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Olympics ceremony crasher identified, organizers say

By Richard Allen Greene, CNN
updated 11:28 AM EDT, Sun July 29, 2012
STORY HIGHLIGHTS
  • NEW: Games organizers say they know who the woman was
  • Official: "We don't know who she is and why she was allowed to walk in"
  • The woman stands out among the athletes dressed in yellow

London (CNN) -- Olympics organizers have identified a mystery woman who gatecrashed the Opening Ceremony and marched with India's contingent in the Parade of Nations, they say.

She was a volunteer who was performing in the ceremony, the London organizing committee said Sunday.

"While there was no security threat to the team, clearly this should not have happened and we are investigating this matter further," the statement said.

Organizers declined to release the woman's name.

The sight of the woman dressed in a red hoodie and turquoise pants alongside the uniformed Indian delegation sparked worldwide speculation about who she was and how she got in.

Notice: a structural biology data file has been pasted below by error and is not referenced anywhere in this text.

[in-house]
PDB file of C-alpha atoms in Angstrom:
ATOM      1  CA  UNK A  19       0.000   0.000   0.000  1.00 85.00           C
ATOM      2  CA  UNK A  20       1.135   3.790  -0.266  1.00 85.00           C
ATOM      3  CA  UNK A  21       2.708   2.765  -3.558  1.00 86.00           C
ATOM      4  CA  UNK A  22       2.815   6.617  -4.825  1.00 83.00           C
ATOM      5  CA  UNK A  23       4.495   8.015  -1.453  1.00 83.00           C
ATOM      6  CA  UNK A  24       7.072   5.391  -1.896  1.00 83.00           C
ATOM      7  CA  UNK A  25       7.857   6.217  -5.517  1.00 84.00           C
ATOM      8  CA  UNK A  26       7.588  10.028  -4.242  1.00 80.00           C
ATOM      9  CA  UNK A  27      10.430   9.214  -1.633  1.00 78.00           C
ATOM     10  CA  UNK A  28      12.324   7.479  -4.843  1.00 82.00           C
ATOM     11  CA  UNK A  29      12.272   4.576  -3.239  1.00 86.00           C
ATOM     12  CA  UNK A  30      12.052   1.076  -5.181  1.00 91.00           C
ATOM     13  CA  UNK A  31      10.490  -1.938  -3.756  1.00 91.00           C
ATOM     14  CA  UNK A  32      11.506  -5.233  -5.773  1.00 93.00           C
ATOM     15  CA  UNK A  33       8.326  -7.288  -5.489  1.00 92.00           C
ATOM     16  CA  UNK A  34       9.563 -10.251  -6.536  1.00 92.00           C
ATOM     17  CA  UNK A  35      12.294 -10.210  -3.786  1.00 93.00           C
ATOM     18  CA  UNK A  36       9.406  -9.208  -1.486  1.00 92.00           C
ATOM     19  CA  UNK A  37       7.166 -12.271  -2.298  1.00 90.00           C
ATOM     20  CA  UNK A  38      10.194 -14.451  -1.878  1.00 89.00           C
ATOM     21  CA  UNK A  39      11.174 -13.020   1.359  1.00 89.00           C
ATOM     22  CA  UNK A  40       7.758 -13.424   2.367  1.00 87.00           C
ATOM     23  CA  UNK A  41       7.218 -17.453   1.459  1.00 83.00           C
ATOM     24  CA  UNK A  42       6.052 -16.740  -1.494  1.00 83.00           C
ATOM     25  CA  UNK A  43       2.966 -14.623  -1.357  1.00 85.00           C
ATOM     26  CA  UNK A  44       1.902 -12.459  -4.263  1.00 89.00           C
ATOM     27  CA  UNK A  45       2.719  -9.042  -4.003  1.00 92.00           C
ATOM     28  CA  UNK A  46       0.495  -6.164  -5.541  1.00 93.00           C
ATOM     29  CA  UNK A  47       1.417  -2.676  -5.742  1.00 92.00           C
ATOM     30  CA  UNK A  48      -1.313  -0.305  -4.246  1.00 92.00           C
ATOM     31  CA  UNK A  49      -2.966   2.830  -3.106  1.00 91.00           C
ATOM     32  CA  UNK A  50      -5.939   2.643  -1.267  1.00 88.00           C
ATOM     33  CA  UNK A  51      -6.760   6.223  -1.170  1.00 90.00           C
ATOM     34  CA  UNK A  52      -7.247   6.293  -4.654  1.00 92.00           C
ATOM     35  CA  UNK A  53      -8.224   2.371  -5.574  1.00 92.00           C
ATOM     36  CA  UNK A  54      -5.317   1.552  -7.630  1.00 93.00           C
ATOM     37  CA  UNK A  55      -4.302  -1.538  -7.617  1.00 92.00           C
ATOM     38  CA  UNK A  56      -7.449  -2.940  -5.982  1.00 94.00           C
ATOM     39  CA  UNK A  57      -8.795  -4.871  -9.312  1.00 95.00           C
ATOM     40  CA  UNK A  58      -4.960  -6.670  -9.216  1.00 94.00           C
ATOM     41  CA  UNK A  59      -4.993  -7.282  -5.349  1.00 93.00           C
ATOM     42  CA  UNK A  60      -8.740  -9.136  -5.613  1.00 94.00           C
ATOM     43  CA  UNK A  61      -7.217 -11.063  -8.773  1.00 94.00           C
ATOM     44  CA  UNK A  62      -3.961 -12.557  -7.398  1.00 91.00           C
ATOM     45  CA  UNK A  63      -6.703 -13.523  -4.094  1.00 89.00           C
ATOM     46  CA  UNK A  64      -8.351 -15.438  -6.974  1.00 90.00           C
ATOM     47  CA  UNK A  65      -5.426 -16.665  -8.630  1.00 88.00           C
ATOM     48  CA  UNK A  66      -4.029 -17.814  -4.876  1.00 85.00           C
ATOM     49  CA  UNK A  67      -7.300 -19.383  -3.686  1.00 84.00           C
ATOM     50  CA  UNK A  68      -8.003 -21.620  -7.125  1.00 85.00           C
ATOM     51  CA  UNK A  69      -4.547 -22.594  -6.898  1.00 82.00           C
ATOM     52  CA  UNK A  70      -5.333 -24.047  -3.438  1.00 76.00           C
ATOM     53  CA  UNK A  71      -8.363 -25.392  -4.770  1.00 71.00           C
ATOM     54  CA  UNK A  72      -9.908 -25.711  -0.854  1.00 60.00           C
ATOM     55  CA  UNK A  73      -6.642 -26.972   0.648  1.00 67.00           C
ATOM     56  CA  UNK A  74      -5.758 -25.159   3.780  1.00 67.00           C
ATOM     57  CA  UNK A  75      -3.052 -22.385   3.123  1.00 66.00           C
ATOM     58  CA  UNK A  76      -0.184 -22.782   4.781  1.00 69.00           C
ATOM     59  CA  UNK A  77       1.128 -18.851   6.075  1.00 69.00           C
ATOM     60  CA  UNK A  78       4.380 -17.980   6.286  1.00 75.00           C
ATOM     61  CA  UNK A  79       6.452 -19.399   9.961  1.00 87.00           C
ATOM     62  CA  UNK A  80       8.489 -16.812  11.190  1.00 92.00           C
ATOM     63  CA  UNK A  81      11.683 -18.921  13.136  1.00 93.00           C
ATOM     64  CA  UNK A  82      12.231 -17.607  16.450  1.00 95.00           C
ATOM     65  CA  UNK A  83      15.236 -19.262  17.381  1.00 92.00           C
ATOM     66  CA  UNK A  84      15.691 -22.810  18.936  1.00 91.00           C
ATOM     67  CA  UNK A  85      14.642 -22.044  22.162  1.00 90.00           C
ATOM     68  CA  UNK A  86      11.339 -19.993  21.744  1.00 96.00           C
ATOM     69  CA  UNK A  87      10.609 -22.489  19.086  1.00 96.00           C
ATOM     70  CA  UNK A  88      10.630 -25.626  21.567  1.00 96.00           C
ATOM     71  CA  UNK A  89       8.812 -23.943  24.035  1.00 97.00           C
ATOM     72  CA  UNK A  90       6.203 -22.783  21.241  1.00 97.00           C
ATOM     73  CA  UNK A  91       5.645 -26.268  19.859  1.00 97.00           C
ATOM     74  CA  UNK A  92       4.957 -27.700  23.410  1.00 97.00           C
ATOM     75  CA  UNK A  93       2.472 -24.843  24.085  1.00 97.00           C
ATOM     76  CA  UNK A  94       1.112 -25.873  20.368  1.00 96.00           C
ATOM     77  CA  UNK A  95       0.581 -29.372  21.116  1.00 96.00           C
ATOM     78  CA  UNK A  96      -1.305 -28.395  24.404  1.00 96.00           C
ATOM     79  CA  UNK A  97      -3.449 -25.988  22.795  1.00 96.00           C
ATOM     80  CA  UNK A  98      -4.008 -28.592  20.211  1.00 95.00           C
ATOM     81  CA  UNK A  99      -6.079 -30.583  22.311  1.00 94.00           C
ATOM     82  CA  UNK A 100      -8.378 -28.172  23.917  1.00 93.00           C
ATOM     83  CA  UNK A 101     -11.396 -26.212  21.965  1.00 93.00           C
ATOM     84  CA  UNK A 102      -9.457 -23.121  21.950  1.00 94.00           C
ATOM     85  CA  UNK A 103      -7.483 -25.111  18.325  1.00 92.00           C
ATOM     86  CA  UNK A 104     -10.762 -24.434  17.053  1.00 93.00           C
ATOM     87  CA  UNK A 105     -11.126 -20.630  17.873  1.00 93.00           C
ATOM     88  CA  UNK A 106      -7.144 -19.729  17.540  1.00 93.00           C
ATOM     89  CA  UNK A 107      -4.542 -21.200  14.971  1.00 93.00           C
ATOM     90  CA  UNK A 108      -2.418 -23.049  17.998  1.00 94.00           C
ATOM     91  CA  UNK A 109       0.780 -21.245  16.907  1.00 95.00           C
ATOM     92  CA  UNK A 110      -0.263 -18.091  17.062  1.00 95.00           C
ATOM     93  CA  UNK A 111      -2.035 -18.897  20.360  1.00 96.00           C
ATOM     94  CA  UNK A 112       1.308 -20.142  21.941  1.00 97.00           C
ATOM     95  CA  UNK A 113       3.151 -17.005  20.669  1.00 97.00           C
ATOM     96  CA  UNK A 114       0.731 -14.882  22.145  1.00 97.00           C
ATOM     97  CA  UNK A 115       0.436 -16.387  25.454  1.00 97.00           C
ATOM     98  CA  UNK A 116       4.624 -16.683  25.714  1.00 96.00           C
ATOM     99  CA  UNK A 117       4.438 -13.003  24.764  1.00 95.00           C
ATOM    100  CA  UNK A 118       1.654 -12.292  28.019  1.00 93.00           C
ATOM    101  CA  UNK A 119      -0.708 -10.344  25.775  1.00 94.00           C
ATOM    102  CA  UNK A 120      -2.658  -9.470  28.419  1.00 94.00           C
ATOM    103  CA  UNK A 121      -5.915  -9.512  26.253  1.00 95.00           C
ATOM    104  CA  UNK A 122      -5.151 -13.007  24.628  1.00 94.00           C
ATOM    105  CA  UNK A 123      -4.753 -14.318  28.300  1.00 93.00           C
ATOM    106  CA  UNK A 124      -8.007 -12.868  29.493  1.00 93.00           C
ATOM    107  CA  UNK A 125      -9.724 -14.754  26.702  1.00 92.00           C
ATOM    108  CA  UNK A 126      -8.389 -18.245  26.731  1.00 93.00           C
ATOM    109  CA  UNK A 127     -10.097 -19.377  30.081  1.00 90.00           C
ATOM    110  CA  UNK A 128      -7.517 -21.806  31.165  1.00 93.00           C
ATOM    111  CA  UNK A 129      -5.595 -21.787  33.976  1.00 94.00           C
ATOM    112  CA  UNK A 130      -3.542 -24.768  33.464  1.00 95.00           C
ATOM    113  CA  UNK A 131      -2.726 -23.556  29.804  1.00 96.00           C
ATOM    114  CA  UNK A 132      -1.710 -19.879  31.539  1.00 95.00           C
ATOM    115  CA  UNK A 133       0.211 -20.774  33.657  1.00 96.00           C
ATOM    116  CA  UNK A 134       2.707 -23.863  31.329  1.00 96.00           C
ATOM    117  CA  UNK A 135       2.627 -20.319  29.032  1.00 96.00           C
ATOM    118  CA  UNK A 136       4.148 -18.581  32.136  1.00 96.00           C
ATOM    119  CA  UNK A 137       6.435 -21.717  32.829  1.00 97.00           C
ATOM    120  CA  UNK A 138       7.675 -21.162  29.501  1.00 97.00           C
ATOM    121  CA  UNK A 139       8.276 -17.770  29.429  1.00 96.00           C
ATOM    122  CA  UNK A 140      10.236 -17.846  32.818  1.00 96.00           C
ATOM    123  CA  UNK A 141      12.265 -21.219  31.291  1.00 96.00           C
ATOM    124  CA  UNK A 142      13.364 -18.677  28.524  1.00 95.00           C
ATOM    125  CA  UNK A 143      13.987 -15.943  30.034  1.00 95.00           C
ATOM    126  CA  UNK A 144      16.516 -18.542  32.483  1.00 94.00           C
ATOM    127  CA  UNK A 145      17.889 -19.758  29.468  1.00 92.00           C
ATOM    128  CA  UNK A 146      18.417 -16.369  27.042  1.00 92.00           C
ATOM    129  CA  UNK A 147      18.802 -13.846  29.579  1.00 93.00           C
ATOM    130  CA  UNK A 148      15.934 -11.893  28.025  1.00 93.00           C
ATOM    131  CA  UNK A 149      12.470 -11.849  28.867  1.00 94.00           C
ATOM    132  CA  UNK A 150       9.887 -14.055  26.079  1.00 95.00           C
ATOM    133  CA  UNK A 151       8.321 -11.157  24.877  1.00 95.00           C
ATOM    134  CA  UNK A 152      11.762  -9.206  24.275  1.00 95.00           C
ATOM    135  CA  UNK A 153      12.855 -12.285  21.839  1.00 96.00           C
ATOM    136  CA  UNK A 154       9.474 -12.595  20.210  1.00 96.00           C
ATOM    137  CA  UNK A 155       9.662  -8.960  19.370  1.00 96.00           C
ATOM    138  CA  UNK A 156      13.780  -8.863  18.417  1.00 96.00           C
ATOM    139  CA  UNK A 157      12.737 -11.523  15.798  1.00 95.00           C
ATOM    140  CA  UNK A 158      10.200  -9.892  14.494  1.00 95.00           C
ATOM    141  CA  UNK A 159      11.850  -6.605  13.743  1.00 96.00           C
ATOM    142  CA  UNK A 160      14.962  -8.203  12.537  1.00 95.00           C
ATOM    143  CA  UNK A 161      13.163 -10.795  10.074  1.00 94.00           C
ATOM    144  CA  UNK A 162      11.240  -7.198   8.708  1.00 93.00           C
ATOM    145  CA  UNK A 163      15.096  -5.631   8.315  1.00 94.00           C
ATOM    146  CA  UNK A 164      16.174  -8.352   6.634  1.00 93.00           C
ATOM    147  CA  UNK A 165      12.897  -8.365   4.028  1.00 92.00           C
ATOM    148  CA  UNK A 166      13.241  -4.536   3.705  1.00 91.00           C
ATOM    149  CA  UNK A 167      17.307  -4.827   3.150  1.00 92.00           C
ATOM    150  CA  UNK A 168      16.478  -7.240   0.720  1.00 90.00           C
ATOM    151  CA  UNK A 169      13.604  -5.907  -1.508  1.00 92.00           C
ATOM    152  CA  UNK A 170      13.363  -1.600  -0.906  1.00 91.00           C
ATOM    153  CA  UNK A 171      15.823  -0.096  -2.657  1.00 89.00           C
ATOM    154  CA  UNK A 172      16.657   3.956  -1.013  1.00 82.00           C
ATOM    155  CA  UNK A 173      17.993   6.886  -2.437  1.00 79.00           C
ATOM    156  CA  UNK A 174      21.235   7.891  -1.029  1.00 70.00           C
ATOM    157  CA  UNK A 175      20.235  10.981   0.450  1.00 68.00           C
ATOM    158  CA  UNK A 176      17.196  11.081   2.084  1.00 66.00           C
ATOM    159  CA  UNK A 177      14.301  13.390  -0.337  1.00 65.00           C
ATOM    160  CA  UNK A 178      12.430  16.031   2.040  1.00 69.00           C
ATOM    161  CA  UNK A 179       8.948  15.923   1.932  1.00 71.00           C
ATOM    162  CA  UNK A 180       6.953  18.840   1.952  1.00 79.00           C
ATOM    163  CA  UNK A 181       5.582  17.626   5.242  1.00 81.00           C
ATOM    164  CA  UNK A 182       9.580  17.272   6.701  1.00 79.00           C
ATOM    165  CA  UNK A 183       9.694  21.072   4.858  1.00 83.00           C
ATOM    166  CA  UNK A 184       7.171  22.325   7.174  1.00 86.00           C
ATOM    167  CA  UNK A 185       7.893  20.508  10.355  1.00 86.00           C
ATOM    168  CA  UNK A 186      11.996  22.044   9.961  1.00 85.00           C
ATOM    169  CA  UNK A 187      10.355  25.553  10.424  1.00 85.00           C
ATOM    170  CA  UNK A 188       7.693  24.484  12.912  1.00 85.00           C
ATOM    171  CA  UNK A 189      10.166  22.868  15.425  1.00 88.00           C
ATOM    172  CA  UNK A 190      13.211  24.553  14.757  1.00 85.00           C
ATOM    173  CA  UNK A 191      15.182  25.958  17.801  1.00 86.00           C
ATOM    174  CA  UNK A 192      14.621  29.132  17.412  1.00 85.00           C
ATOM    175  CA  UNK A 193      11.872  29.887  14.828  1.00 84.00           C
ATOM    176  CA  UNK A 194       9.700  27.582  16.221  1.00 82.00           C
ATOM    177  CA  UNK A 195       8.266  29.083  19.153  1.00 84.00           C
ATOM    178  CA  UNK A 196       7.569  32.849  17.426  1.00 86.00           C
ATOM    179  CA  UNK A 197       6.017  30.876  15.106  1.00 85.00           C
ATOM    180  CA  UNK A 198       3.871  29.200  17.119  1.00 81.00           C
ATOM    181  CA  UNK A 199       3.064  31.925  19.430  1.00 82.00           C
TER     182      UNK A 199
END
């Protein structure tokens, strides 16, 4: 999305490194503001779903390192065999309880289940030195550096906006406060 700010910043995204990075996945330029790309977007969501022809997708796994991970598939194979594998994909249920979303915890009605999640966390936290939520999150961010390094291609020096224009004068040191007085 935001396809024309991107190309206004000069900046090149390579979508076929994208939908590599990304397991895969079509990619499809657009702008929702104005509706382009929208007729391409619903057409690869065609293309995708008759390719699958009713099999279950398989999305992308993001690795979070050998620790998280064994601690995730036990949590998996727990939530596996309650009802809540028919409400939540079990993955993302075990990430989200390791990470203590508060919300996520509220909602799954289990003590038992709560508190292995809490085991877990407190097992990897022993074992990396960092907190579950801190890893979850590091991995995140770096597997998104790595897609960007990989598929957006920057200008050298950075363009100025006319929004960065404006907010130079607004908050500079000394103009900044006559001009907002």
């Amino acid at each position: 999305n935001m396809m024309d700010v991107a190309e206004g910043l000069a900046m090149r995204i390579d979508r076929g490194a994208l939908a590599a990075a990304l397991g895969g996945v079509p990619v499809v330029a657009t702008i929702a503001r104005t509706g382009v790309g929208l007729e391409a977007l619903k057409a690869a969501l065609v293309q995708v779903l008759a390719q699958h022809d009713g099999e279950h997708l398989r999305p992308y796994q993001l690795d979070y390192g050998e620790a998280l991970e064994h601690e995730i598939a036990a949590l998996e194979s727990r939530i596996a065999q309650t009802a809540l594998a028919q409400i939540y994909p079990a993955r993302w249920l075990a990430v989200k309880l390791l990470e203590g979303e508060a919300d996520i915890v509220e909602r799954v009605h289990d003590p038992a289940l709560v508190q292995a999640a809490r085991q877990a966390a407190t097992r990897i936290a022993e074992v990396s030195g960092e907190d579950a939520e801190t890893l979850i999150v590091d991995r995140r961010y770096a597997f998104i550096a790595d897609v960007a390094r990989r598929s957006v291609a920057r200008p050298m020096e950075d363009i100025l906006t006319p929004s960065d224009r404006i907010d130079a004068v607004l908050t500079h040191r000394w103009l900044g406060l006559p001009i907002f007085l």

The incident left India's Olympics officials fuming Sunday.

"She had no business to walk in with the Indian contingent, and we are taking up the issue with the organizers," Brig. P K Muralidharan Raja, the acting chef de mission of the contingent, told the Press Trust of India on Sunday.

"We don't know who she is and why she was allowed to walk in," he said before organizers released their statement.

Viewers around the world spotted the woman walking next to the flag bearer, wrestler Sushil Kumar, during the ceremony on Friday night.

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She looked out of place among the 40 athletes and 11 officials marching under the Indian flag. The men were dressed in blue blazers and yellow turbans, the women in yellow sarees. All had ID tags around their necks, except her.

"The Indian contingent was shown for hardly 10 seconds in the TV coverage, and the entire focus sadly was on this lady instead of the athletes," Raja told PTI, a cooperative of Indian news agencies.

He added the contingent has taken "strong exception" and is surprised how she "could just intrude into the tracks."

The South Asian nation of 1.2 billion is fielding 84 athletes in 13 sports including hockey, table tennis, weightlifting, wrestling, shooting and badminton, as well as 58 officials.

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